SHREVEPORT, LA (KSLA) - Shreveport police have released the name of the 2-year-old child who was fatally injured after his mother accidentally ran him over on Thursday afternoon. And as the family grieves so too are first responders who must confront such trauma day in and day out.
The accident happened at 3:40 p.m. at a home in the 100 block of East Prospect Street. Police say 32-year-old Jennifer Peters pulled her SUV forward in her driveway and ran over 2-year-old Colton Stolzer.
Stolzer was taken to University Health, where he was pronounced dead. The crash remains under investigation. And KSLA News 12 has now learned that several emergency responders have received counseling after this latest tragedy.
Emergency responders are often the first on the scene and sometimes the last to talk about 'their' feelings because their attention is focused on helping others first. Fred Sanders, the Assistant to the chief of the Shreveport Fire Department explained to us, "Even though the public may see firefighters as heroes, I mean we are humans that have feelings."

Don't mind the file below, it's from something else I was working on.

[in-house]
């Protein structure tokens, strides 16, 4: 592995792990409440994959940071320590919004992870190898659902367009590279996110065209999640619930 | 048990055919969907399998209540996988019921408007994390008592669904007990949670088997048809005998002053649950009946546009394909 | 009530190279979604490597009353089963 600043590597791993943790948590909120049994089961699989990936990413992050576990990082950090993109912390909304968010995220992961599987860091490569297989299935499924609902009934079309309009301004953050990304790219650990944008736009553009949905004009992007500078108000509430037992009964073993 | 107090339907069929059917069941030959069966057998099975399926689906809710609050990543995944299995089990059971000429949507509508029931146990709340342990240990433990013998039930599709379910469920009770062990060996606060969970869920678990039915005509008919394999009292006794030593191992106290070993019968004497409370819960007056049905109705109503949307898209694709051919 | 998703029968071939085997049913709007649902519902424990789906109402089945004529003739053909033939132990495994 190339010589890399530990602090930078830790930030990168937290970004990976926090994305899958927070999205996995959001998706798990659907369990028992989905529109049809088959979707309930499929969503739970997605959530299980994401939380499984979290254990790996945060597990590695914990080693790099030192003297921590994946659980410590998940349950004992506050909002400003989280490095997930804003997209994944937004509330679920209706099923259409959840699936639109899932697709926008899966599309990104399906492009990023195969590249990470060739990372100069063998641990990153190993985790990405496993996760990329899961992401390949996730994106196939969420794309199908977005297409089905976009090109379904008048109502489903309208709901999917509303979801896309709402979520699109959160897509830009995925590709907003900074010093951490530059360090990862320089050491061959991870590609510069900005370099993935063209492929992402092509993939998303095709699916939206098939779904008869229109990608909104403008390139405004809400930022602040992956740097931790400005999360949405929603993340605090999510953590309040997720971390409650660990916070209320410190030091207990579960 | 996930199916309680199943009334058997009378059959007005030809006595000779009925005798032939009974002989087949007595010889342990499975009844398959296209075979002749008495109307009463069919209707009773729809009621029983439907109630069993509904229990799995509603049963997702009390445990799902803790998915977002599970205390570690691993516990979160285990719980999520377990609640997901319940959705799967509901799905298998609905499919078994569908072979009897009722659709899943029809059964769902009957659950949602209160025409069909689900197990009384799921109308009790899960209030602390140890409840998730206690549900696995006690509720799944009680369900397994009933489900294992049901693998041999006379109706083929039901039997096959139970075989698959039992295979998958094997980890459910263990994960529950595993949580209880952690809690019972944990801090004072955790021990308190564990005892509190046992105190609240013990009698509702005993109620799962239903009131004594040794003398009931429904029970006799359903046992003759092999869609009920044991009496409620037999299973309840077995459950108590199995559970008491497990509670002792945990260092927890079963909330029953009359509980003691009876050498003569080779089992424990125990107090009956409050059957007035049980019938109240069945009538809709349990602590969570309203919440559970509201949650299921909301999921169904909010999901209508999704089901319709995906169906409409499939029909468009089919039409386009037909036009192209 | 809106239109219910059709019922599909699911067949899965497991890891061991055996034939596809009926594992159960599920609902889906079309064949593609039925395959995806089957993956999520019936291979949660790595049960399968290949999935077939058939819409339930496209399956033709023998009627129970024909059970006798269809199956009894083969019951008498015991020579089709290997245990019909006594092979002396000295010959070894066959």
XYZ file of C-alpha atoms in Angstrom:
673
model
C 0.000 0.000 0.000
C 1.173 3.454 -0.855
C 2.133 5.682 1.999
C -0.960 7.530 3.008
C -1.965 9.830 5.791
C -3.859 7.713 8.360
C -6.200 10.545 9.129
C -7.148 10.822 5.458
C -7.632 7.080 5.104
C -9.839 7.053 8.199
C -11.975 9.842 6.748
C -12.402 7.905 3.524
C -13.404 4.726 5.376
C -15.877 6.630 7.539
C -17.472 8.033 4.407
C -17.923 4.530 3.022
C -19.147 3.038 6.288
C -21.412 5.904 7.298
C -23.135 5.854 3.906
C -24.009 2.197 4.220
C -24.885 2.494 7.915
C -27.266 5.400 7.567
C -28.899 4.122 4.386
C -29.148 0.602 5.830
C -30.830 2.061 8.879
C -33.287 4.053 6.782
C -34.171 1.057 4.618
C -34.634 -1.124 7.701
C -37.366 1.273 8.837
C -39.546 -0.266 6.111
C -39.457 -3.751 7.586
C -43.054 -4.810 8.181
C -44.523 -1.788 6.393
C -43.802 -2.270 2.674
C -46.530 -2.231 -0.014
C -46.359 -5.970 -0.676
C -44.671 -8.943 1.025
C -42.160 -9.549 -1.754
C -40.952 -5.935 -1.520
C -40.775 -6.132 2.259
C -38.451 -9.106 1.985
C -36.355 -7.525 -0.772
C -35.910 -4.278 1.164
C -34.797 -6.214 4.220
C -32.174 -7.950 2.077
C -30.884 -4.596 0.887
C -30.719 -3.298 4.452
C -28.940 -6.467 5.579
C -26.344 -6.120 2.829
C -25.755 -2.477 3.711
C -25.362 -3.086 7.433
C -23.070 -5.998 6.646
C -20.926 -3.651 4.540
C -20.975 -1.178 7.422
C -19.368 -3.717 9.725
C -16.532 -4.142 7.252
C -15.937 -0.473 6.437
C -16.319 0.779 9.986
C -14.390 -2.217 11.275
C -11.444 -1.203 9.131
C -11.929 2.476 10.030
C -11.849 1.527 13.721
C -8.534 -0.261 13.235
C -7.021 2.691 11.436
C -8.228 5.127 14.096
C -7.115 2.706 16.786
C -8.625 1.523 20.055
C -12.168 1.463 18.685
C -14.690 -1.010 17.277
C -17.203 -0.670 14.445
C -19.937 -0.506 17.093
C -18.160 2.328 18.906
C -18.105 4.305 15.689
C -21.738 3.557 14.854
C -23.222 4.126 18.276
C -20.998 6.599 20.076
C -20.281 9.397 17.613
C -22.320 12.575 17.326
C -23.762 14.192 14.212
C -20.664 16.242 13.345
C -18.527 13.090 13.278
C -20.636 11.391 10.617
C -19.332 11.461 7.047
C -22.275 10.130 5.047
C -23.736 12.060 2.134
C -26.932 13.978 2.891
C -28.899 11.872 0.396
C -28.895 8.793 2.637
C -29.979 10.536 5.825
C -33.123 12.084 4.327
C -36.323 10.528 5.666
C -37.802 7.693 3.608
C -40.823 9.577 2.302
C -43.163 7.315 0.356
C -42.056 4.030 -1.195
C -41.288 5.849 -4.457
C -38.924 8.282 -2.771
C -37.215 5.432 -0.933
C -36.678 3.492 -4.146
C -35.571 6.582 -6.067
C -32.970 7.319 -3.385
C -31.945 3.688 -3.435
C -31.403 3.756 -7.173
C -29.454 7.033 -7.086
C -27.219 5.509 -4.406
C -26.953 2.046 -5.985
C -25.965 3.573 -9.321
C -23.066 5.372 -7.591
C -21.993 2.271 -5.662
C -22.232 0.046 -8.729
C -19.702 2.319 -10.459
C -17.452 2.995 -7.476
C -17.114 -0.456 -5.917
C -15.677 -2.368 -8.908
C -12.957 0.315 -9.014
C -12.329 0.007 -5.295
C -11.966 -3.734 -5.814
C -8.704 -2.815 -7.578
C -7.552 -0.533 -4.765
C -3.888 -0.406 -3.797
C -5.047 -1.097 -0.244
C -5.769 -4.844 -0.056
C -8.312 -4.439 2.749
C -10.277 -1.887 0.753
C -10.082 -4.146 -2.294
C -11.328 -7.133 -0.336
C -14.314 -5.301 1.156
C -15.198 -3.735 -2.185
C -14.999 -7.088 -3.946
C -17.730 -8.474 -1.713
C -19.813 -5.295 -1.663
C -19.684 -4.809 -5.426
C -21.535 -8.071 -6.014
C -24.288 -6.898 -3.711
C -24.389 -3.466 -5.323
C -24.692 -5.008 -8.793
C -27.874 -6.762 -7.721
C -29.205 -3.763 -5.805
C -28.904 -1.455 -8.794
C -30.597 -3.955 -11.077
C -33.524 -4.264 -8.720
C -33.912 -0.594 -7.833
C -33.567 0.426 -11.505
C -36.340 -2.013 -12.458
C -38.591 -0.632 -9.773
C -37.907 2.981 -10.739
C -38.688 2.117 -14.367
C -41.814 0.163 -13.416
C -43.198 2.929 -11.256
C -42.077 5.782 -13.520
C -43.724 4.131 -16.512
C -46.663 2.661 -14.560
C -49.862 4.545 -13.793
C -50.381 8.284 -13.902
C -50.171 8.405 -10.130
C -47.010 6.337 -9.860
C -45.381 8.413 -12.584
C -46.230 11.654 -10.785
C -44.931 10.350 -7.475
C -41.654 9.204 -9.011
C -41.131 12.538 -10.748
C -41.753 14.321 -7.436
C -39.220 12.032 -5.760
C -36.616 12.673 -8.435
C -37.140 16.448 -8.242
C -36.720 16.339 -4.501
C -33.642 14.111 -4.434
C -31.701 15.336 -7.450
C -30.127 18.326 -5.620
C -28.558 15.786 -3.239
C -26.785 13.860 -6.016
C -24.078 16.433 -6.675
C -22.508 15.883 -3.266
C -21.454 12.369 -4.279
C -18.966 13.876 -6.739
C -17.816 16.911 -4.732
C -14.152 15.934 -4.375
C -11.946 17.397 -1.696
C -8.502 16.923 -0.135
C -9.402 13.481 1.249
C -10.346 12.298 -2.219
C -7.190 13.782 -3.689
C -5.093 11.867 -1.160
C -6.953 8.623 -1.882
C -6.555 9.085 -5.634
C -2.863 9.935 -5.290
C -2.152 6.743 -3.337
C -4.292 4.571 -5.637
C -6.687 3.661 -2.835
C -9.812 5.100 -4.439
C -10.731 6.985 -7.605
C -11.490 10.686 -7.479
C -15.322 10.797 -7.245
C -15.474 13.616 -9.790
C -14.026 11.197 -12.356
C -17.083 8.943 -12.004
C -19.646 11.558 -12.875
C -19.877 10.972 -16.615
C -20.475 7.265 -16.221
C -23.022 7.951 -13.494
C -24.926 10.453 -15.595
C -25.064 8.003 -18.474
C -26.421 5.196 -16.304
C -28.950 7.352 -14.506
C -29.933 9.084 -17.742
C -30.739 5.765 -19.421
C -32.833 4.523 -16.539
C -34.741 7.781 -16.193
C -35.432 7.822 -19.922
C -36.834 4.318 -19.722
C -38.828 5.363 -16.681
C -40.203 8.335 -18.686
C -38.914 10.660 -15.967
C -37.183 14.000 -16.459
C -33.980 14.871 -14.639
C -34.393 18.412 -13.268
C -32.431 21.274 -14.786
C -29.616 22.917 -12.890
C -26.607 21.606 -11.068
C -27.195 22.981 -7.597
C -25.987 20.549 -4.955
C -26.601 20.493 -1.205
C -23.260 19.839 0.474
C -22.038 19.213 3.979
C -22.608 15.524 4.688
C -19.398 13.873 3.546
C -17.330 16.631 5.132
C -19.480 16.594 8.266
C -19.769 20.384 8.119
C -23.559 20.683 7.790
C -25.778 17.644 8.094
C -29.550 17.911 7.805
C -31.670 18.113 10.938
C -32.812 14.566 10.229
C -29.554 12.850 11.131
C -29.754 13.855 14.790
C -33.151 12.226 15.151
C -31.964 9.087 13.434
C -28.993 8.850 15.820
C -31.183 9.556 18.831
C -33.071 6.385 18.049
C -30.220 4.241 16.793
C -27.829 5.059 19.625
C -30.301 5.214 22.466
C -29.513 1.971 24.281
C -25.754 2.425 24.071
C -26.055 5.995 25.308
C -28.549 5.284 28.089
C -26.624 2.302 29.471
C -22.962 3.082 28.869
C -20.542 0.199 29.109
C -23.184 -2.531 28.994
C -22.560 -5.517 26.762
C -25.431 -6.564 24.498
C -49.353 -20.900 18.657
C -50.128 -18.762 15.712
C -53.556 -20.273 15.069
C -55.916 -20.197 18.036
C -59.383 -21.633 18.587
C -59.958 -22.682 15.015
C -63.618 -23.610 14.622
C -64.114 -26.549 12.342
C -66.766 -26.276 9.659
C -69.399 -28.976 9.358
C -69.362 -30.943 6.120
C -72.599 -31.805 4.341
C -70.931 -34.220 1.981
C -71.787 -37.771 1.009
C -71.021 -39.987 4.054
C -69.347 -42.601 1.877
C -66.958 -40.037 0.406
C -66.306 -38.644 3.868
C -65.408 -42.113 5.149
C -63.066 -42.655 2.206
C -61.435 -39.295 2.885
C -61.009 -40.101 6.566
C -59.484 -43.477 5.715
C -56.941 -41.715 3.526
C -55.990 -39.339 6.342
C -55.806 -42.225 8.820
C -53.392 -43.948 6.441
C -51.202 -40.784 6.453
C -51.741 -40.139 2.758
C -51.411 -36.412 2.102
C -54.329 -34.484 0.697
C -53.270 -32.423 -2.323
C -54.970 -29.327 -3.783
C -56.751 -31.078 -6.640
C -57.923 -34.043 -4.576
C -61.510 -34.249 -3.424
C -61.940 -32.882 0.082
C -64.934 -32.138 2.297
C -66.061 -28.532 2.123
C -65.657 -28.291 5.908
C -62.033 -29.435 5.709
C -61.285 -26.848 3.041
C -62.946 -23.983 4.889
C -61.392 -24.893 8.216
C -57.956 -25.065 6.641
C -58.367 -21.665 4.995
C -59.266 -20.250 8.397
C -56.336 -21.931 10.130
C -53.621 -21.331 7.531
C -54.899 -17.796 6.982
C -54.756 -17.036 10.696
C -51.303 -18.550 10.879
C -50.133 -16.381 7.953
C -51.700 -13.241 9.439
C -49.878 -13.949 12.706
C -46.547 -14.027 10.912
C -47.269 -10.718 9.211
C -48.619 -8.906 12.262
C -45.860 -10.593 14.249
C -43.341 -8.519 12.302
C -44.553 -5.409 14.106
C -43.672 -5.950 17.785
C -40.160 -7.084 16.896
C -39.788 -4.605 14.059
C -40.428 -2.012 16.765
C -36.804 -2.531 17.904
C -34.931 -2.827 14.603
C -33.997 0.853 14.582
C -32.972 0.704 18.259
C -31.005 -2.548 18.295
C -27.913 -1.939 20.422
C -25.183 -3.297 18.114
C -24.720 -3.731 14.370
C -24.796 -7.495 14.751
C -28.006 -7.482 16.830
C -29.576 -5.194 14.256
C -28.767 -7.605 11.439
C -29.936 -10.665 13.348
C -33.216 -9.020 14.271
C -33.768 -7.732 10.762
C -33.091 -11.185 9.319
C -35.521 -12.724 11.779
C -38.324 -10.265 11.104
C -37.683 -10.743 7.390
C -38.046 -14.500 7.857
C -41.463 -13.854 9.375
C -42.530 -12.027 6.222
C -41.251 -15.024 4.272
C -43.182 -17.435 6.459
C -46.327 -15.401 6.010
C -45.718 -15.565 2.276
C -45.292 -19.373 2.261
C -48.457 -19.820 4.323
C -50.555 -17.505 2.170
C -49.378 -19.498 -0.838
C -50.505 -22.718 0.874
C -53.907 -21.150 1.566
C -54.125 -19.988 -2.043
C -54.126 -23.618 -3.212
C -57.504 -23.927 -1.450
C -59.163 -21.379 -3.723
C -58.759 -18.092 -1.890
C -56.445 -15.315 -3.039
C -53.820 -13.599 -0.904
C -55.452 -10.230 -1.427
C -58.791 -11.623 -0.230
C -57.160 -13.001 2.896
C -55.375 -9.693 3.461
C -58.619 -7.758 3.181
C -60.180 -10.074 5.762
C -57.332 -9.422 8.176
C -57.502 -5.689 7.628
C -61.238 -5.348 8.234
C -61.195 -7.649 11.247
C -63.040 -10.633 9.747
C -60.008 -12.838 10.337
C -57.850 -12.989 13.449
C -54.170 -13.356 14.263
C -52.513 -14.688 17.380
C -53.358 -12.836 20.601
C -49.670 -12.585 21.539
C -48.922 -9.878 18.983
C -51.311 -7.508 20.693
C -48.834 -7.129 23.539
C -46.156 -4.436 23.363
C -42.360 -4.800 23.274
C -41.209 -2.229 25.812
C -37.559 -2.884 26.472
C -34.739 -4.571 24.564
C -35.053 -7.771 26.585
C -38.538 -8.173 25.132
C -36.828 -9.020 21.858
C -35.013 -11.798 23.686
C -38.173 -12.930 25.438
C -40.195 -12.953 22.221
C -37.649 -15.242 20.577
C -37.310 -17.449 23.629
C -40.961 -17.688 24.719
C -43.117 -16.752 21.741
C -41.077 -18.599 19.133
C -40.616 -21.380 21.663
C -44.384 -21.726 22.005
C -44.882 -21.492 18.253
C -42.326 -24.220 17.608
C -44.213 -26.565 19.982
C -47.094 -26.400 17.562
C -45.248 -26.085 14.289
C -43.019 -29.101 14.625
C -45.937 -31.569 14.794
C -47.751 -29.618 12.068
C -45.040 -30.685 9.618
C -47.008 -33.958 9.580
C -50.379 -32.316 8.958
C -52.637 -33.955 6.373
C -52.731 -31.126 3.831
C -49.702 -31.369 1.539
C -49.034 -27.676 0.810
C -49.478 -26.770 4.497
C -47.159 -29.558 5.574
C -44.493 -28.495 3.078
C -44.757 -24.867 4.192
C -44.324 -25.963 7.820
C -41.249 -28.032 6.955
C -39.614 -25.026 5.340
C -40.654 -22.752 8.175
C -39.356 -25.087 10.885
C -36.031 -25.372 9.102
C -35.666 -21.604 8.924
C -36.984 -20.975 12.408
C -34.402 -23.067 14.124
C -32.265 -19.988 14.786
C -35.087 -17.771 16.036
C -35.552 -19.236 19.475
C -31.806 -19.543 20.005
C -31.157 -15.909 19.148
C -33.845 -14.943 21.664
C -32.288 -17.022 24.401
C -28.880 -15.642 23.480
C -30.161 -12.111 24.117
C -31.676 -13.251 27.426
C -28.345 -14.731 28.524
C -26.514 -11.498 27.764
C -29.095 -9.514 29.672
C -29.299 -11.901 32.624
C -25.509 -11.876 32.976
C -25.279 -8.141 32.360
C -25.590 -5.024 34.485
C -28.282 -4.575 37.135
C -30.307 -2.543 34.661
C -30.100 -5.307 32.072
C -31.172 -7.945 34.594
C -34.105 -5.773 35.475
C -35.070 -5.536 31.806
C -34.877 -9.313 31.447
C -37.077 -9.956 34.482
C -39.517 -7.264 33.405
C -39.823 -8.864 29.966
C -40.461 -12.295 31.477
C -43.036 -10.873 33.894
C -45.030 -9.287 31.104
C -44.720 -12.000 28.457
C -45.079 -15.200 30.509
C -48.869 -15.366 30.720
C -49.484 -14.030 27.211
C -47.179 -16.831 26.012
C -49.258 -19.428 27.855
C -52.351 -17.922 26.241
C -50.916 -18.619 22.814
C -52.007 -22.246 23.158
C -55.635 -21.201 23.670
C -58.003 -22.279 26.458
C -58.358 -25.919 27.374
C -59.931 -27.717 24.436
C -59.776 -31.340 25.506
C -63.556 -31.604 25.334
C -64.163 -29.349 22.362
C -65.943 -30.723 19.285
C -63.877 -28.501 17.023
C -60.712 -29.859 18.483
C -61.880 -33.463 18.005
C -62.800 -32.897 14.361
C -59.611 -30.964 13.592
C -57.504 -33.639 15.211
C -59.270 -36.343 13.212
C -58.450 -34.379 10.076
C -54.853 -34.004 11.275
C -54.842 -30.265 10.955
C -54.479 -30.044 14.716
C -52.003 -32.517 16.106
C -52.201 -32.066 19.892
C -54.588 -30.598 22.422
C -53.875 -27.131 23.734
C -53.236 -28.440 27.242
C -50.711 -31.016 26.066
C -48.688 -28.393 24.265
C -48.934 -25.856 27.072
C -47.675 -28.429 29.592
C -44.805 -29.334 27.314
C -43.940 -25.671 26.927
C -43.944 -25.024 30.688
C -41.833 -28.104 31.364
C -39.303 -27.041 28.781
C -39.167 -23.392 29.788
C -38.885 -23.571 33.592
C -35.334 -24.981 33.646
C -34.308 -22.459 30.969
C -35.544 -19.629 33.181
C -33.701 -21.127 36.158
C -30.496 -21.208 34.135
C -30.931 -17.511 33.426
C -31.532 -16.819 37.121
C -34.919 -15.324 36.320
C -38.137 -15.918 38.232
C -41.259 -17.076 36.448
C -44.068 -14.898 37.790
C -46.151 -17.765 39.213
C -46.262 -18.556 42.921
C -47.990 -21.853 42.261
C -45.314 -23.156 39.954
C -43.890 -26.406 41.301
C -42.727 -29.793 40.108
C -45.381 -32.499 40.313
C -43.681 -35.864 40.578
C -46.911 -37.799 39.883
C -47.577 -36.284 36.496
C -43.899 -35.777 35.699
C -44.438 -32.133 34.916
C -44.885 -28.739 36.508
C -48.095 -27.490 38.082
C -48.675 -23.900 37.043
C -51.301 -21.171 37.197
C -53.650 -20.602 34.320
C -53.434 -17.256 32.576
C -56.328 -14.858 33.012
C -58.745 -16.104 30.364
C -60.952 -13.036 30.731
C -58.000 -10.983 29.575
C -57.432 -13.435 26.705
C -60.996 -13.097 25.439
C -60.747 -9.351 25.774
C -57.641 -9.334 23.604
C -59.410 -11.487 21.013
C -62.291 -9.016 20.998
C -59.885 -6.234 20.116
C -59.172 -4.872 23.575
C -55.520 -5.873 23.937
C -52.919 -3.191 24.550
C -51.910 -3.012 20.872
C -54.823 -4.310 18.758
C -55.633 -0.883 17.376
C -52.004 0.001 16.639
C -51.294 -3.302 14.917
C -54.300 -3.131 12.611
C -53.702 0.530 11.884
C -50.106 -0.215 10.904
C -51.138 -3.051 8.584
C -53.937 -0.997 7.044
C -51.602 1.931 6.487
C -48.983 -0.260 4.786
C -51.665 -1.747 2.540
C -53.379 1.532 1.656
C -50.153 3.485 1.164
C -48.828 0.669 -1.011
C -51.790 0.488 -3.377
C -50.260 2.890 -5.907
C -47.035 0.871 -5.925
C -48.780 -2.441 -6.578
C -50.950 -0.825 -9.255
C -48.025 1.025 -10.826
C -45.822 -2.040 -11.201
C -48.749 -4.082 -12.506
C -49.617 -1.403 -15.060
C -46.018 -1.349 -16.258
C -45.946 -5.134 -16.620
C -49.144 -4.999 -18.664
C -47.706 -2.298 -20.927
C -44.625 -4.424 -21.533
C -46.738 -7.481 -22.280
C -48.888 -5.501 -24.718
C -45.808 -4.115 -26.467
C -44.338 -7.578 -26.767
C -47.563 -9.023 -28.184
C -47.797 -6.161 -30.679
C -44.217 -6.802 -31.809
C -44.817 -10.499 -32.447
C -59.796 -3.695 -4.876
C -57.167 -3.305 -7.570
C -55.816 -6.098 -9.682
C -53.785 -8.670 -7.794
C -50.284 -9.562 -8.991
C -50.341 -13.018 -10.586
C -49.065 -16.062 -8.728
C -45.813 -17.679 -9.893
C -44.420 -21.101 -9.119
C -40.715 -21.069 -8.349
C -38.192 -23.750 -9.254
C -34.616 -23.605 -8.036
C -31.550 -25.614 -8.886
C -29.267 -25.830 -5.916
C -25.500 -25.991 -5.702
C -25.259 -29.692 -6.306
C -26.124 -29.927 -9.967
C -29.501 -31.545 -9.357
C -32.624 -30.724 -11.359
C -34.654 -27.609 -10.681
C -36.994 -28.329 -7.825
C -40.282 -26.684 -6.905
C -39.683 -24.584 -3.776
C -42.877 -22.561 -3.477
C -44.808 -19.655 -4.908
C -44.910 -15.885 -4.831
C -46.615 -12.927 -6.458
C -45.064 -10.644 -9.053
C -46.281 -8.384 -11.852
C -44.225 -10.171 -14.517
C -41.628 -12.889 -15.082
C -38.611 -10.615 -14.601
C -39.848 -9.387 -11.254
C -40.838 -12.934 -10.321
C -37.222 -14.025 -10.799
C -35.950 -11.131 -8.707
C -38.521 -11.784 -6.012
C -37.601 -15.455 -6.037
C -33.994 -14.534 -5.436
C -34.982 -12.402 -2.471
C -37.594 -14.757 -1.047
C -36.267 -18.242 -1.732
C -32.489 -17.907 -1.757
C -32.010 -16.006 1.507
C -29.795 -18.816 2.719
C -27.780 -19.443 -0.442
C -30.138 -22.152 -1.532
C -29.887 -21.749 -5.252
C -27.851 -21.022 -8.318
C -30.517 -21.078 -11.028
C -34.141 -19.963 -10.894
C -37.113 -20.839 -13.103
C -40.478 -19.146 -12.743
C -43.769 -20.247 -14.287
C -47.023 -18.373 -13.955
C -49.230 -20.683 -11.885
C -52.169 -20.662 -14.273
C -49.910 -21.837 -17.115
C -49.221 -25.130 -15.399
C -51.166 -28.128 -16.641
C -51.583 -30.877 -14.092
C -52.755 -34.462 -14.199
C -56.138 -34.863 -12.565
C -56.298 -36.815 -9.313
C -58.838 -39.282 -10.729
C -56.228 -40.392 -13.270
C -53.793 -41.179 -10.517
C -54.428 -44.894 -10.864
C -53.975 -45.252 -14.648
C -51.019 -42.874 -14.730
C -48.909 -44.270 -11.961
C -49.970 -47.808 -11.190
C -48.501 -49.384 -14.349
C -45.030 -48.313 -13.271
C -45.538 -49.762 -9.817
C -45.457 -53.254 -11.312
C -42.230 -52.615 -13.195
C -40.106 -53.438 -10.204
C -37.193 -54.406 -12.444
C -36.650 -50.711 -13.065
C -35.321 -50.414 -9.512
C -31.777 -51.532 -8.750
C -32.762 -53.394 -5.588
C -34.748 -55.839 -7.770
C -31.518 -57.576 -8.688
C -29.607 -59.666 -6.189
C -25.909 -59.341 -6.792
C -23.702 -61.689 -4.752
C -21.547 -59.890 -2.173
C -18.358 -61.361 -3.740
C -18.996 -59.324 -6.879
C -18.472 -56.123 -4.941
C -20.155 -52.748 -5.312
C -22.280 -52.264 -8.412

And while seeing trauma may be common for police, firefighters and other personnel... research shows it takes a psychological toll on them. "We have these, our local pastors to come in and share with them so that these individuals can talk about what they're experiencing, how they're feeling. how this is affecting them. And again we have peer groups to follow that up," added Sanders.
A local counseling center called "Personal Solutions" was called in to help several first responders after this accident. Counselor Craig Kennedy told us, "We've been asked to follow up with a couple of the firefighters and just, you know, because of experiences they've gone through it's brought back other emotions."
We first spoke to Kennedy back in May, shortly after 6-year old Brenden Houston was hit and killed by the school bus that had just dropped him off in north Shreveport. Several firefighters also sought help after that tragedy, as Kennedy explained back then. "Unfortunately, we can't ever take that event from them, but what our hope is, that we can allow them to understand what they've experienced and what they feel from that event is normal."
Studies have found that anywhere from 7-to-37 percent of firefighters meet the guidelines for a current diagnosis of PTSD - Post Traumatic Stress Disorder. We're told the key is to get help 'early' before it becomes an even bigger problem.